Since the election of President Barack Obama, many pundits have declared that we are living in a ""post-racial America,"" a culture where the legacy of slavery has been erased. The essays in this collection, however, point to a resurgence of the theme of slavery in American cultural artifacts from the late twentieth- and twenty-first centuries. Ranging from disciplines as diverse as African American studies, film and television, architectural studies, and science fiction, the pieces provide a provocative look into how and why slavery continues to recur as a trope in American popular culture. By exploring how authors, filmmakers, historians, and others engage and challenge the narrative of American slavery, this volume invites further study of slavery in its contemporary forms of human trafficking and forced labor and challenges the misconception that slavery is an event of the past.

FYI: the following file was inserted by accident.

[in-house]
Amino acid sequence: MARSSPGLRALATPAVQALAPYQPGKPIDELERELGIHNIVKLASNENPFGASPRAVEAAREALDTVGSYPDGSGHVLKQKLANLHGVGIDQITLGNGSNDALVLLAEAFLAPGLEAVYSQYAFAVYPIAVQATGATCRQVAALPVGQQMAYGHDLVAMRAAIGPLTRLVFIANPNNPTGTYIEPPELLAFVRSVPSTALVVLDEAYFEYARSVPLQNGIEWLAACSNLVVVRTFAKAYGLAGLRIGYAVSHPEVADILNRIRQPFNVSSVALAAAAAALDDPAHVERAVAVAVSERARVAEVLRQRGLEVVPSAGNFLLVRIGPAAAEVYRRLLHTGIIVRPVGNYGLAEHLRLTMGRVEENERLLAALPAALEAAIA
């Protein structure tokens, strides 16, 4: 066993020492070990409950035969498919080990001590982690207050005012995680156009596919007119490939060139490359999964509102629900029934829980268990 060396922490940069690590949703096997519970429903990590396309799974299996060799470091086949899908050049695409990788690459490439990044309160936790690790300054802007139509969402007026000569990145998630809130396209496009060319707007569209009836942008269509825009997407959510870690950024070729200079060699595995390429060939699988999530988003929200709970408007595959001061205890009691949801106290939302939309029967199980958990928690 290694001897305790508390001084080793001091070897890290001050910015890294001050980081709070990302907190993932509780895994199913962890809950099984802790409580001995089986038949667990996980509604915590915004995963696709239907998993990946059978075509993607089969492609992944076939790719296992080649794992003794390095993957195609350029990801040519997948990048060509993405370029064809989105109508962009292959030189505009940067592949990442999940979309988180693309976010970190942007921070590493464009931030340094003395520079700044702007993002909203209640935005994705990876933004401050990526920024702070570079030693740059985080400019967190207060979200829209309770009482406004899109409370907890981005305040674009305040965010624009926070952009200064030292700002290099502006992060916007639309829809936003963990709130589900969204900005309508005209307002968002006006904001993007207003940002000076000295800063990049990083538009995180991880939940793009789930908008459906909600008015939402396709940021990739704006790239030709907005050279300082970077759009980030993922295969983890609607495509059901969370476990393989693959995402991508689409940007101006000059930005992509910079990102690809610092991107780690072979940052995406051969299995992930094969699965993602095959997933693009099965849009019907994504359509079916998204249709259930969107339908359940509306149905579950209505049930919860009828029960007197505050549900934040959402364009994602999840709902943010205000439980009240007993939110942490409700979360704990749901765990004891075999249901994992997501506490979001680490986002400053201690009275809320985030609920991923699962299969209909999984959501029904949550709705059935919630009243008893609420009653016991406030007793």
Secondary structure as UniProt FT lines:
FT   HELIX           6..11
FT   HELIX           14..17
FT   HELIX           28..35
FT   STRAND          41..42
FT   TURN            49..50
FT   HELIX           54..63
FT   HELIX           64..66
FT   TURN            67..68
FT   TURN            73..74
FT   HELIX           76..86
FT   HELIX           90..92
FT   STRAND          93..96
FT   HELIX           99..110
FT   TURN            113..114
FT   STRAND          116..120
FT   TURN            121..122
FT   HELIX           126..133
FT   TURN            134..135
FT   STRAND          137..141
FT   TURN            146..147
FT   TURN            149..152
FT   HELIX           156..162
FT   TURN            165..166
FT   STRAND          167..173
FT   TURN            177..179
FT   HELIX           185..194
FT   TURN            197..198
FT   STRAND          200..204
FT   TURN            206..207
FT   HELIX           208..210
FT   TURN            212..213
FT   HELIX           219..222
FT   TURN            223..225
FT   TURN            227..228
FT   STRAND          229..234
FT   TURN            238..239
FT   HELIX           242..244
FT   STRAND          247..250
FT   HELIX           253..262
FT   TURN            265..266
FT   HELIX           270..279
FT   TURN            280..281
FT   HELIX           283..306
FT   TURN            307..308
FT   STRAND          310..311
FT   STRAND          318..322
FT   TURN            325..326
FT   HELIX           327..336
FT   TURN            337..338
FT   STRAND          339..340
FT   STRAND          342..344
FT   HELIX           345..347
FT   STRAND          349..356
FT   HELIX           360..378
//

Marlene D. Allen is an assistant professor of English at Fayetteville State University in North Carolina and has published several articles on African American literature. Seretha D. Williams is an associate professor of English at Augusta State University in Georgia, where she has also served as the interim director for women's studies and the coordinator for minority advising.